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Flushing, foodie paradise

all photos copyright Phil Cantor 2017

Flushing, Queens has got to be one of the most diverse neighborhoods in the WORLD. Located in the shadow of the Mets’ baseball stadium in northern Queens County, it is home to the second largest Chinatown in New York. The streets vibrate with people from all over East Asia: Korea, India, and mostly, the various provinces of China.

A couple of Sundays ago, a couple of friends and I made a pilgrimage to Flushing, which was like a day trip to Asia. First stop was the fabulous Queens Museum to see the famous Panorama, a 1/16th inch scale model of the New York City…the whole thing. It takes up a room the size of a gymnasium and the suspended walkway above the model makes you feel like you are in a helicopter above the Big Apple.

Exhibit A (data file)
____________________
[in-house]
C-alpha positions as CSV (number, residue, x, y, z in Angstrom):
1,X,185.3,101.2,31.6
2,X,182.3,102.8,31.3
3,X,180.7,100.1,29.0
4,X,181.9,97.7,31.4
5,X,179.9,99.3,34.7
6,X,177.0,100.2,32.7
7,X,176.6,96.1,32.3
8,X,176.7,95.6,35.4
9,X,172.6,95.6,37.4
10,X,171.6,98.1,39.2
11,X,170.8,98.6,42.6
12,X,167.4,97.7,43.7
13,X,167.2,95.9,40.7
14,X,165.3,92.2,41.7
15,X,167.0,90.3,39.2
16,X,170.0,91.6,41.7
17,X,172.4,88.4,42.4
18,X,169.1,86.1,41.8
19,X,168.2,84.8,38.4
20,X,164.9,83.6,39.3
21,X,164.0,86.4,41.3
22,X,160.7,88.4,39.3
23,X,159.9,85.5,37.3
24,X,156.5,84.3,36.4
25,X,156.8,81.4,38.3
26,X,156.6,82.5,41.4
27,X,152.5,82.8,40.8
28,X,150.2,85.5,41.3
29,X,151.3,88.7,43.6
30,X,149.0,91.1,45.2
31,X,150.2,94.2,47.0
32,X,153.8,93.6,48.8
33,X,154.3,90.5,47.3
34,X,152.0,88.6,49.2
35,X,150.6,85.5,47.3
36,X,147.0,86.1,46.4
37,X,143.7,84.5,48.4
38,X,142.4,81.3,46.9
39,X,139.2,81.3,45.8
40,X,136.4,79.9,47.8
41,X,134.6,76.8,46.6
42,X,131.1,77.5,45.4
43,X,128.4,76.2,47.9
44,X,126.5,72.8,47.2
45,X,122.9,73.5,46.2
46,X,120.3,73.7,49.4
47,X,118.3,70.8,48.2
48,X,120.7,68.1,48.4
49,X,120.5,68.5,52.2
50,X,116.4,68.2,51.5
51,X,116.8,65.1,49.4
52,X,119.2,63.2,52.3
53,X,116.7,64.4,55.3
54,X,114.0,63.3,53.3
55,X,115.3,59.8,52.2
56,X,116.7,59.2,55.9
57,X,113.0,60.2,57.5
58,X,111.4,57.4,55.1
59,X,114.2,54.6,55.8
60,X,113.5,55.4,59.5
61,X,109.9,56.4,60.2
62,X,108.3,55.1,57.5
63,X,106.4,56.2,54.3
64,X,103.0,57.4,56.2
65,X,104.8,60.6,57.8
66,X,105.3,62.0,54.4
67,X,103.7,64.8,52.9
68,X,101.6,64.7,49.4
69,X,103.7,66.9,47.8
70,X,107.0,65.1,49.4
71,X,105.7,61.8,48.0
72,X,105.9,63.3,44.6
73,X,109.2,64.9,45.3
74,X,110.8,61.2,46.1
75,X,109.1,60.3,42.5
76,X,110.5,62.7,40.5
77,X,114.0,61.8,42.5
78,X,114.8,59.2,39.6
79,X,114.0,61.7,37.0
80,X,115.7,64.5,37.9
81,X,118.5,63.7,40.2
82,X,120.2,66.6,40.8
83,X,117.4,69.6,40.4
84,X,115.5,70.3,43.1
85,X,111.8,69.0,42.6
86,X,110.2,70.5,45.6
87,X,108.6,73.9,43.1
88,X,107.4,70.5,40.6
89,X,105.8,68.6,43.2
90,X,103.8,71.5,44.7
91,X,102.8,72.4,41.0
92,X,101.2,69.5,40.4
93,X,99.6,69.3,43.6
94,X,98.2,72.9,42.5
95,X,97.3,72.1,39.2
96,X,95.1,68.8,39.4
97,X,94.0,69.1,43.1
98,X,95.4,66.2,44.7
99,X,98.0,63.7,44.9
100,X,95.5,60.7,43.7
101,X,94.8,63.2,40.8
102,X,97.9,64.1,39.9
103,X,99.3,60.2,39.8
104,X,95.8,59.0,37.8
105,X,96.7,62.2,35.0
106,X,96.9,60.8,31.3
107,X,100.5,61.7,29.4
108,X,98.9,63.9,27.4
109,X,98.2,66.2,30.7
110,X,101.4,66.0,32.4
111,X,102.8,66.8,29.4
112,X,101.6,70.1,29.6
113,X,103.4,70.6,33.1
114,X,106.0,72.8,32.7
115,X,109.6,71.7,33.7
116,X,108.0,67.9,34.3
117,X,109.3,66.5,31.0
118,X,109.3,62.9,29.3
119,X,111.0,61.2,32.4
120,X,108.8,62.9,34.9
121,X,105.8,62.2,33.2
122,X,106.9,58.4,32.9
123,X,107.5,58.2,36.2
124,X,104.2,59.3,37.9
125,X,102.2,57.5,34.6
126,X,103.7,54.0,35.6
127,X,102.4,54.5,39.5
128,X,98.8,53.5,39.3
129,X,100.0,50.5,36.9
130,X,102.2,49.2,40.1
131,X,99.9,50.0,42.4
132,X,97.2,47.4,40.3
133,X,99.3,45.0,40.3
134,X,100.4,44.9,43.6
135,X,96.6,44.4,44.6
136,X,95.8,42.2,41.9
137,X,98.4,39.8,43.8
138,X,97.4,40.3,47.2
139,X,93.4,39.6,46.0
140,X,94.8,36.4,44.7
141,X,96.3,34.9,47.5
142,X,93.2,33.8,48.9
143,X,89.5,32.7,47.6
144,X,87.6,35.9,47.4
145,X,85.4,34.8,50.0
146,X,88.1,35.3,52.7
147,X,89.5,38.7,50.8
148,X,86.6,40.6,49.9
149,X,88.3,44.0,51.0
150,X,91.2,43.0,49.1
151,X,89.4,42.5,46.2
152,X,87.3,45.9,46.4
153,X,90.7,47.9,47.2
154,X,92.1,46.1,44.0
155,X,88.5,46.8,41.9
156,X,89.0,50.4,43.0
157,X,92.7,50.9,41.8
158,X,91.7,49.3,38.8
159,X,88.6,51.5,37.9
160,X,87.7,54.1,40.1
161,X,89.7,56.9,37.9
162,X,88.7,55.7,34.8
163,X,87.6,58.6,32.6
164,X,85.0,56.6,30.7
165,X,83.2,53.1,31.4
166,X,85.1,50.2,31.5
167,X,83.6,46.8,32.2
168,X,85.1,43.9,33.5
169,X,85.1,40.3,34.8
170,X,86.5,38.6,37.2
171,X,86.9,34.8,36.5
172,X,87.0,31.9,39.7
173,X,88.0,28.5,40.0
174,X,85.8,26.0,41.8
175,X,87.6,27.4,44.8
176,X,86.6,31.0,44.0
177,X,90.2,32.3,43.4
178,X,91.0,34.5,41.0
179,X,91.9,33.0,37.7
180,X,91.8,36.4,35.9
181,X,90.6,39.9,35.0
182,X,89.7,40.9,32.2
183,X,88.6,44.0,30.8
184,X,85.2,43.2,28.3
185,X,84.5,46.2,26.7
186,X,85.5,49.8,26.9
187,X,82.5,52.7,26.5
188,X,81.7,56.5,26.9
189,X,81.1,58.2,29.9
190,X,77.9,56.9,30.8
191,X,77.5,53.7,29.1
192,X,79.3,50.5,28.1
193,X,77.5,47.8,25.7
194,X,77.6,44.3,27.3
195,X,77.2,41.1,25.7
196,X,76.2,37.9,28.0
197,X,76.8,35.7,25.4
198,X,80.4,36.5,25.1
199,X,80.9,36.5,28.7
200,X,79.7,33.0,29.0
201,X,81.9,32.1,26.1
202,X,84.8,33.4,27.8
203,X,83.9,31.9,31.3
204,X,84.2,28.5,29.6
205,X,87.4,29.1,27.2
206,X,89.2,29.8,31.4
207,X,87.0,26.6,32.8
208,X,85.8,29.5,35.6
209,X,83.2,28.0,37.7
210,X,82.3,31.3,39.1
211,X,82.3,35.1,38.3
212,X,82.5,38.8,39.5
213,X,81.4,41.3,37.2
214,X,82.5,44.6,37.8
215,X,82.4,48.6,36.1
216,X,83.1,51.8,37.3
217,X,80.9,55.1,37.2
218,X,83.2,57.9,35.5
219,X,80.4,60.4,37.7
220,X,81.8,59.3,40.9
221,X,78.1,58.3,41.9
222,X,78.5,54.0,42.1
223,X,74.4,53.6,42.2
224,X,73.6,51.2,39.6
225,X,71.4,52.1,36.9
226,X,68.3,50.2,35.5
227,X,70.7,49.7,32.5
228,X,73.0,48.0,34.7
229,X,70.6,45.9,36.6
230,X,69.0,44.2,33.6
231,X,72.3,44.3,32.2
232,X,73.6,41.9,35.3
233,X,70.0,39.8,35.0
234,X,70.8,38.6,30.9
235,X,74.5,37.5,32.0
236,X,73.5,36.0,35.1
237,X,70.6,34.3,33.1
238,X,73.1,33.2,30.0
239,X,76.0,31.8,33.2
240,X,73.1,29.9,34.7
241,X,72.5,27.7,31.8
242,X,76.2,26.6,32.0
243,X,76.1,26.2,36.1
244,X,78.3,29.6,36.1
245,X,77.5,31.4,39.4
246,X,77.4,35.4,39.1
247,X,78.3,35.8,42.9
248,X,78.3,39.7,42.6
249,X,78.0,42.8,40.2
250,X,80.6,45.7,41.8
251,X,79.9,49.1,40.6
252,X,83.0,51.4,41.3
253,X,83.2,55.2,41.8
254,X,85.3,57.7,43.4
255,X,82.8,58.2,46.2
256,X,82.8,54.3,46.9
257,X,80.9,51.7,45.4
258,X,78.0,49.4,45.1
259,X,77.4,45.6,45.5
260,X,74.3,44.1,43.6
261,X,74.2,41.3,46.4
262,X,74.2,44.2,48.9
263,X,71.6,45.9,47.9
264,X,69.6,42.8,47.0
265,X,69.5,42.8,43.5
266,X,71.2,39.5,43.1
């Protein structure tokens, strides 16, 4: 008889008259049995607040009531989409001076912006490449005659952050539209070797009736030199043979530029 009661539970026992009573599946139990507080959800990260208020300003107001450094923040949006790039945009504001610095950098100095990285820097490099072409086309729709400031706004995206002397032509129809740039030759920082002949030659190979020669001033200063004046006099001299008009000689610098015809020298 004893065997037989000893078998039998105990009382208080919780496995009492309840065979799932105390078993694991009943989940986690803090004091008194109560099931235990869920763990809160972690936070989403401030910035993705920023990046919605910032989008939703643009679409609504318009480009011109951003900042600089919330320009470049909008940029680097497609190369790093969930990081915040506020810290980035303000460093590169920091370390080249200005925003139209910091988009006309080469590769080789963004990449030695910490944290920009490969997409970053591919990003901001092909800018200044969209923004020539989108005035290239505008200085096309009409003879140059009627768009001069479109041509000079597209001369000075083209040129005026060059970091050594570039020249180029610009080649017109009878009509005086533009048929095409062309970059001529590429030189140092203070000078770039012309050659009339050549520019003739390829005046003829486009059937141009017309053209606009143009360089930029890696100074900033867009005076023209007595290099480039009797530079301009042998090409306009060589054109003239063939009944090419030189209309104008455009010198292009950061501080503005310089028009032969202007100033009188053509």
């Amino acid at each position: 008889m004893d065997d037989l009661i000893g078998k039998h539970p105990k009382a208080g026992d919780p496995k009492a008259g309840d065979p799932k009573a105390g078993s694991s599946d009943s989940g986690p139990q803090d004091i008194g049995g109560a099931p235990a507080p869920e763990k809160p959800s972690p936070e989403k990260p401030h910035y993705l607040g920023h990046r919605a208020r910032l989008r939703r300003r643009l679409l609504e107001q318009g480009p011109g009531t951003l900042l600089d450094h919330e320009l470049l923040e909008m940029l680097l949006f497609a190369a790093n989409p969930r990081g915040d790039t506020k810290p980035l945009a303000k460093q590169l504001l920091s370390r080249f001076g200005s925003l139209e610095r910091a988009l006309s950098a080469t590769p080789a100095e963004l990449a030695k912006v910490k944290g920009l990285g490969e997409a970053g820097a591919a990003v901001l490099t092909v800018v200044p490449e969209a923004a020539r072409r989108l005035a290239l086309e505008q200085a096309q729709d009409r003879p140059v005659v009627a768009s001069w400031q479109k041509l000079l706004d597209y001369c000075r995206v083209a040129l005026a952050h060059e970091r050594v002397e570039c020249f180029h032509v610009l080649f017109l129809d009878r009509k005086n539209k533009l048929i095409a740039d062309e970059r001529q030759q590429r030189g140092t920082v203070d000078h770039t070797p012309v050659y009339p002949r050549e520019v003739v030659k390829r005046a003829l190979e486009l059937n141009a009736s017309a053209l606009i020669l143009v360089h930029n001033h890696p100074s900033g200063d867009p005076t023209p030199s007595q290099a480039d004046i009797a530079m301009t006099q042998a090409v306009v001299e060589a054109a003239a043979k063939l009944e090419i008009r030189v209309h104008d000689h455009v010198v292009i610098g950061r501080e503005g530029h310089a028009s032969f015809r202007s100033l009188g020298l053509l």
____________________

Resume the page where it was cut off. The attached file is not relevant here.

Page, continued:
Next stop was the Ganesh Temple, a beautiful Hindu temple that follows the rituals of the South Indian tradition. It was ornate and reverential and a respite from the hub-bub of the streets outside.

 

Returning to Main Street, we looked for the main event — the food.

Over the next 5 hours, we ducked into food stalls, restaurants, and crowded basement malls that could easily be in Shanghai.

Passing produce stands with unusual fruits, we ate food at 7 different places, tasting Chinese flavors that I had never tasted before. We had 4 different types of dumplings, some spicy, some not, using ingredients that were a surprise, like lamb with summer squash. We had rules: one dish in each restaurant that we’d share (and not get too filled up), try new things, and ask questions. Three is the perfect number for grazing in Flushing because it’s easier to find seats in the small stalls and the dumplings come in multiples of 3!

Parking is difficult, though not impossible, and expect to be jostled by the good-natured crowds on the street.

A highlight, in the middle of the trip, was a stop at Fang Gourmet Tea for a Chinese Tea Ceremony, which was a quiet and subtle ritual, it was a great way to take a breather during the afternoon.


all photos copyright Phil Cantor 2017